Keep an eye on your mailbox: Police warn about mail theft leading to credit card fraud
photo: Scott Prouse / CTV Montreal
Scott Prouse, CTV Montreal
Published Wednesday, July 17, 2019 3:00PM EDT
Last Updated Wednesday, July 17, 2019 4:20PM EDT
Montreal police are advising residents to keep a close eye on their mailboxes.
SPVM spokesperson Manuel Couture says police have arrested three men in their 20s for stealing mail from various Montreal and Laval homes and then creating false identities with bank accounts and credit cards in the victims' names.
Police conducted three searches and seized fraudulent credit cards and personal documents directly linked to the crime. The men are charged with fraud over $5,000.
The investigation began in June 2018.
“They were targeting homes of wealthy people in Montreal,” Couture says. The thieves would steal personal information from victims' mailboxes, create the false accounts and then return to the same homes to collect the banking information and credit cards after they were mailed out. They would then deposit fraudulent cheques in the bank accounts and ring up massive debt on the newly acquired fraudulent credit and bank cards.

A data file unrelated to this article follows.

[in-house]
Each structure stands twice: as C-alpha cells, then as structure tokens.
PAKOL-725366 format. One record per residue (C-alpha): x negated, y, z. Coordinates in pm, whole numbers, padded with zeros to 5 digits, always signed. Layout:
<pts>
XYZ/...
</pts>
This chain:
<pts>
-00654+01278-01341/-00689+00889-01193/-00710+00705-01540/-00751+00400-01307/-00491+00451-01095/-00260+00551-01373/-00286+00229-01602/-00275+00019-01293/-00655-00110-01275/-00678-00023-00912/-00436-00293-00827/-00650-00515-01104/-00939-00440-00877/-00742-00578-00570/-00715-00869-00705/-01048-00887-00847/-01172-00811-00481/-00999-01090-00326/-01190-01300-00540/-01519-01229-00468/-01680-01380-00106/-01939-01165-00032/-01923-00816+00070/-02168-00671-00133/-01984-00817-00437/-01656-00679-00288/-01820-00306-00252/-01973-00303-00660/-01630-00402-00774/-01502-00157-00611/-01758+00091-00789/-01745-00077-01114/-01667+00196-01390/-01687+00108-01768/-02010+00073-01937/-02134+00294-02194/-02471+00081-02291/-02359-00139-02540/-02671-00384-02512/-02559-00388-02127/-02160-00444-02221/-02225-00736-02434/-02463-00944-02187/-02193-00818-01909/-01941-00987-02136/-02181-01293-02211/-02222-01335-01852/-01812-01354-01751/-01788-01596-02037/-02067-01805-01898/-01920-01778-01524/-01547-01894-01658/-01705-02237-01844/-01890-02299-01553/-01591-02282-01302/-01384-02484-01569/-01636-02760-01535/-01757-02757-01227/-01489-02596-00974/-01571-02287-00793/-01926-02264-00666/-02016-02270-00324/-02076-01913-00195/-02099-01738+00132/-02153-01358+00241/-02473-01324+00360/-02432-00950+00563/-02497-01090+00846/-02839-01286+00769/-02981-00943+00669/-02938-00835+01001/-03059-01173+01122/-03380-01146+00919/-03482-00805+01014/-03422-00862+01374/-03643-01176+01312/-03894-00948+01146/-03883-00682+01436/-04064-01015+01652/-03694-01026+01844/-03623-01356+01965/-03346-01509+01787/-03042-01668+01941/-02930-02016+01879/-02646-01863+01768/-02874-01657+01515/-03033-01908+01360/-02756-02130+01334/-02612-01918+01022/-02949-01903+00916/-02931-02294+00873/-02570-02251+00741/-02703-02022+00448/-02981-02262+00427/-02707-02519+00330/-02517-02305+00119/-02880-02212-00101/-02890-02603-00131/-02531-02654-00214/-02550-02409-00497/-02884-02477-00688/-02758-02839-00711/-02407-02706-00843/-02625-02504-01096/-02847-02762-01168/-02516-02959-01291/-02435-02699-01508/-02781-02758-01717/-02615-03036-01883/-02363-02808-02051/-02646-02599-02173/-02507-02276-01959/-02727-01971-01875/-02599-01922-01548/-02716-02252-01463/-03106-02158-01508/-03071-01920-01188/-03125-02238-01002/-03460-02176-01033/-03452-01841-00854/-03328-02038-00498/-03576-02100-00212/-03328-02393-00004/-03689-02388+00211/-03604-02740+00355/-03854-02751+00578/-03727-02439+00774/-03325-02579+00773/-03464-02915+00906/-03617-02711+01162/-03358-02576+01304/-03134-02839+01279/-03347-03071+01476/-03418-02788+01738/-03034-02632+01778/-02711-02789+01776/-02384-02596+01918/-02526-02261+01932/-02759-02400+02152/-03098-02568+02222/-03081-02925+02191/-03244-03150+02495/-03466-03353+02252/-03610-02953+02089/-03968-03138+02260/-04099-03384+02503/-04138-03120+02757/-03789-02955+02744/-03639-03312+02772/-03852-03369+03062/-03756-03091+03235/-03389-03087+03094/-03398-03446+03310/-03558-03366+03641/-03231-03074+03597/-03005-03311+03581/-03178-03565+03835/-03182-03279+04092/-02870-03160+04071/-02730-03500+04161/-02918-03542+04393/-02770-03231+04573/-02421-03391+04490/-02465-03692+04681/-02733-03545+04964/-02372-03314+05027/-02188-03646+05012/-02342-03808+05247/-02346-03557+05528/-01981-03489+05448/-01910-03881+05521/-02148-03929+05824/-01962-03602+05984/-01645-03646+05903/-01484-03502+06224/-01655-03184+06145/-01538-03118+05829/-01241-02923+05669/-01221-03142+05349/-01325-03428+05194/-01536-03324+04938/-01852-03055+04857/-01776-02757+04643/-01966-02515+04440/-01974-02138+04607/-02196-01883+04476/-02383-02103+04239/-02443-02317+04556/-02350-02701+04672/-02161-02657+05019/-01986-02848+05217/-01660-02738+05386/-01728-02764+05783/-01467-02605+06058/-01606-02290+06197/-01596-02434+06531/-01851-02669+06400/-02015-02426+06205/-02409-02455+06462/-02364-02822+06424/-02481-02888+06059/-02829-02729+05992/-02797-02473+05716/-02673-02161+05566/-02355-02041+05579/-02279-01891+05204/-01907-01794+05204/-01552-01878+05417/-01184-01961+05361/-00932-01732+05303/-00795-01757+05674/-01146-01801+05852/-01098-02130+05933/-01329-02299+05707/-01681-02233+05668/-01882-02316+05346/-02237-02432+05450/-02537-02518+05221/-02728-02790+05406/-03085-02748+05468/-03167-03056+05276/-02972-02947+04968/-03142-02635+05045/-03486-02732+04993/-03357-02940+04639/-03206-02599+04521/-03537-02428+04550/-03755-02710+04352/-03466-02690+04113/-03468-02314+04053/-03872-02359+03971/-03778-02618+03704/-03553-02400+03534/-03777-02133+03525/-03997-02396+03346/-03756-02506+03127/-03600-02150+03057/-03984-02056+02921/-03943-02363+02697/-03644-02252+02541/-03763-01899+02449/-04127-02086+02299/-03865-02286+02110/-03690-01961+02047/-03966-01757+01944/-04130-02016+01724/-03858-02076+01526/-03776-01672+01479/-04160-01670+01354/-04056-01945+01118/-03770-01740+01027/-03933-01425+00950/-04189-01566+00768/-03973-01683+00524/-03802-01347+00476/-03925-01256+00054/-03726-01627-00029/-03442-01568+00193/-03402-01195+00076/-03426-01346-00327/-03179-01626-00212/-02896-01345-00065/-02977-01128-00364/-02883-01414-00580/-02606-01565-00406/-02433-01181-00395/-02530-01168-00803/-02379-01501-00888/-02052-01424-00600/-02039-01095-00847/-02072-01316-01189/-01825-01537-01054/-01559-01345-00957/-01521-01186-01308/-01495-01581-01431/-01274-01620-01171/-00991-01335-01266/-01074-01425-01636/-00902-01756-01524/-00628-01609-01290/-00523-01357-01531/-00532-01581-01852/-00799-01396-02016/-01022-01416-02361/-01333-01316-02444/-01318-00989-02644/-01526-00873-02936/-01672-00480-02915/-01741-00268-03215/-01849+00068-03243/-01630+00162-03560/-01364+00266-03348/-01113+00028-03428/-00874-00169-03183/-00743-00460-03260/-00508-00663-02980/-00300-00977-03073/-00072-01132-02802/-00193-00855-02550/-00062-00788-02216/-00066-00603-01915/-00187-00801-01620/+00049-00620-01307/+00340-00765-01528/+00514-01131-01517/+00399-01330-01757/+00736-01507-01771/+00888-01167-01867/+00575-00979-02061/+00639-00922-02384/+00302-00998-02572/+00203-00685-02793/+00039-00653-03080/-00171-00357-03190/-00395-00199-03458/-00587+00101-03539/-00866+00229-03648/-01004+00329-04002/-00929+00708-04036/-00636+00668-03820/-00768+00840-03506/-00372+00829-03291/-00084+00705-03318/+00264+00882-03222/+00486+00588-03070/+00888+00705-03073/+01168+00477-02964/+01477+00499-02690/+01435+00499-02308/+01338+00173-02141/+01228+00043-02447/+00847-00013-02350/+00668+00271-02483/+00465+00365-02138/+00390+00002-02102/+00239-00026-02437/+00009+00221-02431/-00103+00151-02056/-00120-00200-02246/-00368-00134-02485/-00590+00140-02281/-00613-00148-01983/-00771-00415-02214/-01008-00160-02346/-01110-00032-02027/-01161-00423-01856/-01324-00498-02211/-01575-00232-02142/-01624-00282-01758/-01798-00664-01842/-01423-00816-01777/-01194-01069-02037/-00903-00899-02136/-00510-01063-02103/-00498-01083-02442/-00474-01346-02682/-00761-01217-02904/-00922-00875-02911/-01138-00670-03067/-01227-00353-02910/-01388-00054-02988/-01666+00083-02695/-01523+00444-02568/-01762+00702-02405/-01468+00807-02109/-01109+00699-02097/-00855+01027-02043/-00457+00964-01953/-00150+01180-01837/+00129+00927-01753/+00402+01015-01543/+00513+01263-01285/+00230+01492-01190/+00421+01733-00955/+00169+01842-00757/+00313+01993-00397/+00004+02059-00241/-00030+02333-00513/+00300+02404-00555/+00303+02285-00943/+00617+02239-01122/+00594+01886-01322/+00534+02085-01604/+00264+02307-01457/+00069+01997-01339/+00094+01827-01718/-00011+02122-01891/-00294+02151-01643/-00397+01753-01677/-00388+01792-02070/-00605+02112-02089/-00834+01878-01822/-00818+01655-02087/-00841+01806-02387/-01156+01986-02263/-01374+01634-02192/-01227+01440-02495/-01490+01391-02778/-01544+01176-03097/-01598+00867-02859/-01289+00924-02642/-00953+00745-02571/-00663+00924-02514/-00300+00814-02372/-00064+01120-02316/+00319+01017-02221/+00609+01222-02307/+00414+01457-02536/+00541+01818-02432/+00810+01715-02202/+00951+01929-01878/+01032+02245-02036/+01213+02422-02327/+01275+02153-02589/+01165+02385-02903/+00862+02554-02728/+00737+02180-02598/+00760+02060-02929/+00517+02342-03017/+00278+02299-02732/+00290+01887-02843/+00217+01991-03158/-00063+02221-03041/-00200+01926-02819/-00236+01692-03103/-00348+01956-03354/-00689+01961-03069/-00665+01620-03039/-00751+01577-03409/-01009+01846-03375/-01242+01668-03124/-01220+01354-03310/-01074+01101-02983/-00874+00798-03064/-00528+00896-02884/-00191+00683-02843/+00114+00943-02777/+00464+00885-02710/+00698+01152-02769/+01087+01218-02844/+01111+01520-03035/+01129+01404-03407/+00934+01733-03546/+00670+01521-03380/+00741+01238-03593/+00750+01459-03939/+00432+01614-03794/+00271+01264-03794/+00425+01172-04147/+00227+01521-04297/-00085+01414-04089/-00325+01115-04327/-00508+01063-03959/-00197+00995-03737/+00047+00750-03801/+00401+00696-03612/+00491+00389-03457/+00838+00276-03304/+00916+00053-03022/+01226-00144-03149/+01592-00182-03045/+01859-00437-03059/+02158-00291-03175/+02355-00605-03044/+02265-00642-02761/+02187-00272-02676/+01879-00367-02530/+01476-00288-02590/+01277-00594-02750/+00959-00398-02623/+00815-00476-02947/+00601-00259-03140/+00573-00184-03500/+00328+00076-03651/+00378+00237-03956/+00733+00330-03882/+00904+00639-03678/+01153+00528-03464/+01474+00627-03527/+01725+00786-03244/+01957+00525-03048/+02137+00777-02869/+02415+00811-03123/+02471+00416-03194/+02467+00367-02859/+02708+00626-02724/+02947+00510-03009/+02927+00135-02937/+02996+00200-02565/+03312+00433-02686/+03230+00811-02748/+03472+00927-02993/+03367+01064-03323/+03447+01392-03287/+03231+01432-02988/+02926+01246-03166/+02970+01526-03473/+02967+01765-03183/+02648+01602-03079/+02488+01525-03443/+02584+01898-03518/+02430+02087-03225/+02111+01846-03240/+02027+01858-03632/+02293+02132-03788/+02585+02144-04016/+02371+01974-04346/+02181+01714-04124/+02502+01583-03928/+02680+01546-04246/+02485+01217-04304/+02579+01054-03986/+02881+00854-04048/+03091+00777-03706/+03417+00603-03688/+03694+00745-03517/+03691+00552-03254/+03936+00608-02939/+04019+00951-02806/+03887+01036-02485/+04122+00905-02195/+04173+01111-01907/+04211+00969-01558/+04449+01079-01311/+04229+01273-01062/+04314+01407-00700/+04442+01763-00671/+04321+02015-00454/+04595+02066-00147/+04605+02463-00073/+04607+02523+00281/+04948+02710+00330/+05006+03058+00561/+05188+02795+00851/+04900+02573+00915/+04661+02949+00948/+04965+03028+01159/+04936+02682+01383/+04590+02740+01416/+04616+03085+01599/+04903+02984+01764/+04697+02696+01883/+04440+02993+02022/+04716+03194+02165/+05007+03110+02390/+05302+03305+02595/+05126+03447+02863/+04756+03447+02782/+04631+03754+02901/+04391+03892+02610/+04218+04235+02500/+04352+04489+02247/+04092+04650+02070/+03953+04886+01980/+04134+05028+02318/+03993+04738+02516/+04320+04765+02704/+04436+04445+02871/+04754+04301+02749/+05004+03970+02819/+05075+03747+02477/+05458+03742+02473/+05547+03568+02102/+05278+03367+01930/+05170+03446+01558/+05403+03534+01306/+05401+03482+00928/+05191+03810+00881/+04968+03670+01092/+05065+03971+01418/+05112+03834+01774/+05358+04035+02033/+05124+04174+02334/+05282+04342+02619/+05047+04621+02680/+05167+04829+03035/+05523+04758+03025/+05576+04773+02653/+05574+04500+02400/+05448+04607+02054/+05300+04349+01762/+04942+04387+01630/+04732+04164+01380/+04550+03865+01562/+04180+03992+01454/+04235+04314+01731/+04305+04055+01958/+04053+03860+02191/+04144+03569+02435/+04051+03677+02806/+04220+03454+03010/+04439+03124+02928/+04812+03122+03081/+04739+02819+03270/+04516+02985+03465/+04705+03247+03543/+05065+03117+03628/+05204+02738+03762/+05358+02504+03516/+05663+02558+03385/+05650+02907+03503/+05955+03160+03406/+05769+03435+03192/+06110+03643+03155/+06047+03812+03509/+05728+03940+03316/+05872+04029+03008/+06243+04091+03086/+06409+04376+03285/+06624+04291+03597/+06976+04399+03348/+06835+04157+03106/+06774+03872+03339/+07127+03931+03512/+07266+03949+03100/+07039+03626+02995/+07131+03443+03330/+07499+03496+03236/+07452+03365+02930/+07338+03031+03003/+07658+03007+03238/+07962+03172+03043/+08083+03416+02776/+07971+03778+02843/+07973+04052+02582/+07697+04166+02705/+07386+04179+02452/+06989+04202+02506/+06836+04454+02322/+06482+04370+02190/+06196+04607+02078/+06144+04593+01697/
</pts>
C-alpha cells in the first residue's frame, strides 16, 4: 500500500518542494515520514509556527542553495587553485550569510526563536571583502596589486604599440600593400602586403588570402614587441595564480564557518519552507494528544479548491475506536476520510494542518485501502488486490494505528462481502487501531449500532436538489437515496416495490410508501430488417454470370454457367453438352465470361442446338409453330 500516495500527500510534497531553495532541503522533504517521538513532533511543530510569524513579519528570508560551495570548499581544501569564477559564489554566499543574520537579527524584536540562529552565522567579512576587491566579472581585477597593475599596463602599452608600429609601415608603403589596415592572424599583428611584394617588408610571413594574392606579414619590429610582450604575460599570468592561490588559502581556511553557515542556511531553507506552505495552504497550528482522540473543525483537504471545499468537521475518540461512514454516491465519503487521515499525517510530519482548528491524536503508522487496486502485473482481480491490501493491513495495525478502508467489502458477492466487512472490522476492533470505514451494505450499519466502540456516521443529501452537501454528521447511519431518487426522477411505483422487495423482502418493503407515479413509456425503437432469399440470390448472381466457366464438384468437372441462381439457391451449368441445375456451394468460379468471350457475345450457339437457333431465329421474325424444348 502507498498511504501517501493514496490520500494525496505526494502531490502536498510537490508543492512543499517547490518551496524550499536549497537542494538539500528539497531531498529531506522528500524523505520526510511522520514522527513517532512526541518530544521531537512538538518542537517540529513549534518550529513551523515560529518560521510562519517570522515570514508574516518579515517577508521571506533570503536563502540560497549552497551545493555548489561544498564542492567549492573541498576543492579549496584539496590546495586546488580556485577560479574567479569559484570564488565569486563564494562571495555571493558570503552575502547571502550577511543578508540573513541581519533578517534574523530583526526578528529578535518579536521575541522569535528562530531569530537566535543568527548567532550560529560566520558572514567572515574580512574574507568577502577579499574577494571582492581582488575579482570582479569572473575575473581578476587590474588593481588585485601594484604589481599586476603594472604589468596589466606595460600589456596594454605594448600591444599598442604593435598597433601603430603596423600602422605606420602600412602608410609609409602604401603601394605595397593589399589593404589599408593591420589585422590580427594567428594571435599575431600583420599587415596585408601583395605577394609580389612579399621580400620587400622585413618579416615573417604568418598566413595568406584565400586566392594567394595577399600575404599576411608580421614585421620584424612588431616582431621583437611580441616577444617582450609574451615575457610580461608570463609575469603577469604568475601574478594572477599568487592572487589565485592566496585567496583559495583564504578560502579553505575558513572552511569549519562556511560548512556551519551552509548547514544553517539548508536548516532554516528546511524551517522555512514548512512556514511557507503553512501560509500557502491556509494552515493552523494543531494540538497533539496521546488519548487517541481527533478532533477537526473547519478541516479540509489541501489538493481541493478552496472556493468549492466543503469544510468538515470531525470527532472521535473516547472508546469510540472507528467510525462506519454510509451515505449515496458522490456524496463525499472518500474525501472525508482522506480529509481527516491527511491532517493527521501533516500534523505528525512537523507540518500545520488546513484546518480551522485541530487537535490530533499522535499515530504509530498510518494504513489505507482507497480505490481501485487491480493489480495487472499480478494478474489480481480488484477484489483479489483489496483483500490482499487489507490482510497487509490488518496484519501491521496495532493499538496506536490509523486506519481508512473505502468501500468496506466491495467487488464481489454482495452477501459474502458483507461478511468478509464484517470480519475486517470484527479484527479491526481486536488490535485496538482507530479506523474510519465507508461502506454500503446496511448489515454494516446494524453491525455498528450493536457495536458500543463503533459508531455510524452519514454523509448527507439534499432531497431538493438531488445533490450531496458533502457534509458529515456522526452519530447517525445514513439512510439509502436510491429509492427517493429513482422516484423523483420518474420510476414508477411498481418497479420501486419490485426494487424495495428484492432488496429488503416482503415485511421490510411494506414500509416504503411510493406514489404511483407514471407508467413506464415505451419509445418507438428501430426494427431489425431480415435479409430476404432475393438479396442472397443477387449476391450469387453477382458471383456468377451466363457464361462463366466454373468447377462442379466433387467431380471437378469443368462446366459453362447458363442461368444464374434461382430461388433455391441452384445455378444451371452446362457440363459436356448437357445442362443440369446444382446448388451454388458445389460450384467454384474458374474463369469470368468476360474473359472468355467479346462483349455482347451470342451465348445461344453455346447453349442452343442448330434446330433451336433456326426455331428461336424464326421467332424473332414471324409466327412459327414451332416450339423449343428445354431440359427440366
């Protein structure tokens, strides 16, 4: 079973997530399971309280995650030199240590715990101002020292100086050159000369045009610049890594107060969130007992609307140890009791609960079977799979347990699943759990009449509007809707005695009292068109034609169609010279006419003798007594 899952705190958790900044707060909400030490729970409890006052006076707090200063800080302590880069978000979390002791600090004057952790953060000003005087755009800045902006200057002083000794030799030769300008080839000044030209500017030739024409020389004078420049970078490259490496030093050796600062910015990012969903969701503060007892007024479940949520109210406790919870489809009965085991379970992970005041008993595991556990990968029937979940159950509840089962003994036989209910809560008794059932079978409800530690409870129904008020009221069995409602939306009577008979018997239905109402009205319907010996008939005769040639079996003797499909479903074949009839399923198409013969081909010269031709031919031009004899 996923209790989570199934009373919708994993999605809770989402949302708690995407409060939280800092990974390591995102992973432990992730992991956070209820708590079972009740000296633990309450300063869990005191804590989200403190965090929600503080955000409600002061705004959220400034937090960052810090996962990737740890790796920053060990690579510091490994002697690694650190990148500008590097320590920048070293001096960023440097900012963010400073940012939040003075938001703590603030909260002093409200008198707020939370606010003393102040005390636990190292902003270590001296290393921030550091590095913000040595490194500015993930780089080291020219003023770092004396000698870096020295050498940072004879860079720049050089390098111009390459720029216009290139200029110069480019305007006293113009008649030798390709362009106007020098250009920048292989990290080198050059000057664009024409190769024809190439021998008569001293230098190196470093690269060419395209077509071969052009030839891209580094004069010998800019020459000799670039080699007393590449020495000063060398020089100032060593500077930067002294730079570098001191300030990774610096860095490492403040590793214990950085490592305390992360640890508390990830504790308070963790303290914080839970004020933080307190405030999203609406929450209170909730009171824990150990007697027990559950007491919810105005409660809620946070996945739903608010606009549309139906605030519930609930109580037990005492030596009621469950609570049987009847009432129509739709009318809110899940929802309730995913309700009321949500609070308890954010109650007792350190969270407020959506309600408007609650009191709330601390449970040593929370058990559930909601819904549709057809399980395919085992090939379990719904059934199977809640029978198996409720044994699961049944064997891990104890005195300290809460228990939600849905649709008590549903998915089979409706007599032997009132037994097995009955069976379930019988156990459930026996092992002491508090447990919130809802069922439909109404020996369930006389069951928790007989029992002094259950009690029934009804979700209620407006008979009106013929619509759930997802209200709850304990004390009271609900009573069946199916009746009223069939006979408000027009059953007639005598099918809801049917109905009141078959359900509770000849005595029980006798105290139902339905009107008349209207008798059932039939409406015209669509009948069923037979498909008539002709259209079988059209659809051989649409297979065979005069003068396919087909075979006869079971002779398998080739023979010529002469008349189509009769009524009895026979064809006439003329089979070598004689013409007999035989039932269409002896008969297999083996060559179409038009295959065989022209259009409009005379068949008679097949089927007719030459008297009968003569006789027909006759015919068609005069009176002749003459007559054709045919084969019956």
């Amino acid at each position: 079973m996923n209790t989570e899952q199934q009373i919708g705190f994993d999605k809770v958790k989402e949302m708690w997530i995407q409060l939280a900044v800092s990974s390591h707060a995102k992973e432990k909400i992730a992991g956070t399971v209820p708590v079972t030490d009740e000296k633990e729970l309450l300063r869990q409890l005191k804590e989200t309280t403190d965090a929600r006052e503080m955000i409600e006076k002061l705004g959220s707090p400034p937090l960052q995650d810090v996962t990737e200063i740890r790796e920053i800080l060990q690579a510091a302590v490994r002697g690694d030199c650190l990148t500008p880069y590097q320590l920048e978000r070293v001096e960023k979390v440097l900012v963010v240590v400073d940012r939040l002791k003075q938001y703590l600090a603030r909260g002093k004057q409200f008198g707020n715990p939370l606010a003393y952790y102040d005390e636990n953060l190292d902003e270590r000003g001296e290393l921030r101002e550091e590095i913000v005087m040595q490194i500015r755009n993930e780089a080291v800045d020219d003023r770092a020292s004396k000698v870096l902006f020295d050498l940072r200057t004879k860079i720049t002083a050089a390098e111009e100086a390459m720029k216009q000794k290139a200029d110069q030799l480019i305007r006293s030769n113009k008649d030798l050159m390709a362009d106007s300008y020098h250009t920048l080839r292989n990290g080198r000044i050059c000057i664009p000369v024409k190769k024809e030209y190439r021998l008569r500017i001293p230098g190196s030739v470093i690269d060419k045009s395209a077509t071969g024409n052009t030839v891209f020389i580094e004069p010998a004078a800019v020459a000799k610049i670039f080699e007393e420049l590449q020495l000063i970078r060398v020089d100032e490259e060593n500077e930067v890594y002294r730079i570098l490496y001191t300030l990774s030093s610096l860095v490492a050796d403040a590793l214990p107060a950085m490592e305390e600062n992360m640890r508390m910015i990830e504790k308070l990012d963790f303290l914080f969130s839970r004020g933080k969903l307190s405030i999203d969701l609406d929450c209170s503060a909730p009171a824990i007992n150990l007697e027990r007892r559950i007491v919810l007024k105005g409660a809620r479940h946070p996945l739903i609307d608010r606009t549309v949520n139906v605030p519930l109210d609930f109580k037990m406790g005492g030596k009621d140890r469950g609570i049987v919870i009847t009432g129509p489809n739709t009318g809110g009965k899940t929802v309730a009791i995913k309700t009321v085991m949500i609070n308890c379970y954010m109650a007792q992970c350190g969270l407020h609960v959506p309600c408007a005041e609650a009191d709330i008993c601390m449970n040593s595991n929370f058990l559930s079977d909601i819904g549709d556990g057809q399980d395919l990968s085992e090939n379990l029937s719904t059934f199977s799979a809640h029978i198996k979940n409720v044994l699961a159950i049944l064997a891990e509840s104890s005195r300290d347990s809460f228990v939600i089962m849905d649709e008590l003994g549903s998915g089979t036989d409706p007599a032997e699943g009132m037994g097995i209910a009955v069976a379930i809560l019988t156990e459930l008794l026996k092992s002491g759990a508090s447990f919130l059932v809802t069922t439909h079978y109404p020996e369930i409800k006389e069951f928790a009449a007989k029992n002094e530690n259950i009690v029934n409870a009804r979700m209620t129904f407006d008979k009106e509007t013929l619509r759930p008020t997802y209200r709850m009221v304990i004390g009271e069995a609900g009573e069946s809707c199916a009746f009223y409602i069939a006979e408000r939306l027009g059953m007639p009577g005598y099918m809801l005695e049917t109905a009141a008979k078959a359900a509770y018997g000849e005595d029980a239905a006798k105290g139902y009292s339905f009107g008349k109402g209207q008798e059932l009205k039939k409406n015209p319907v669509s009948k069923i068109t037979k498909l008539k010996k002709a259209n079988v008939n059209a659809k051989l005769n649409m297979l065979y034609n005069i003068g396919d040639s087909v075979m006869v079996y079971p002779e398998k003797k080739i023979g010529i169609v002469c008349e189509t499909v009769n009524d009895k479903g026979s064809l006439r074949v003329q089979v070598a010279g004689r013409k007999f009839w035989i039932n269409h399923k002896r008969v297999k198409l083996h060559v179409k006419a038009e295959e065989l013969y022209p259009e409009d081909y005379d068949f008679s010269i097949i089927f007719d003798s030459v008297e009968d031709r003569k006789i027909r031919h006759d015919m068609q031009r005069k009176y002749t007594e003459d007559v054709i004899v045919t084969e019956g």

“It demands a lot of time... to make sure the people are not there (home) to steal everything. It is not an easy task,” Couture says.
“It’s possible that people are not even aware,” that they have been defrauded Couture says. He adds that there may be more victims.
Couture says that the summer holiday season is the perfect time for this kind of criminal activity to thrive. Many people away on vacation and that leaves many unattended mailboxes.
Couture says that locking the mailbox is the best way to prevent this crime. Other safety measures include retrieving mail as soon as possible and keeping your home address up to date for all credit cards and bank accounts. Couture recommends Montreal vacationers ask neighbours to gather their mail for them while they are away. He adds that all personal information should also be shredded before being discarded.
Couture says that this was a fairly sophisticated and detailed criminal operation.
“At this amount and this scale... it’s pretty rare,” Couture says.
“It’s one thing if they steal a $200 box, but it's another thing if they open up a credit card for $10,000 or $12,000. They can defraud you of a lot of money before you even know it.”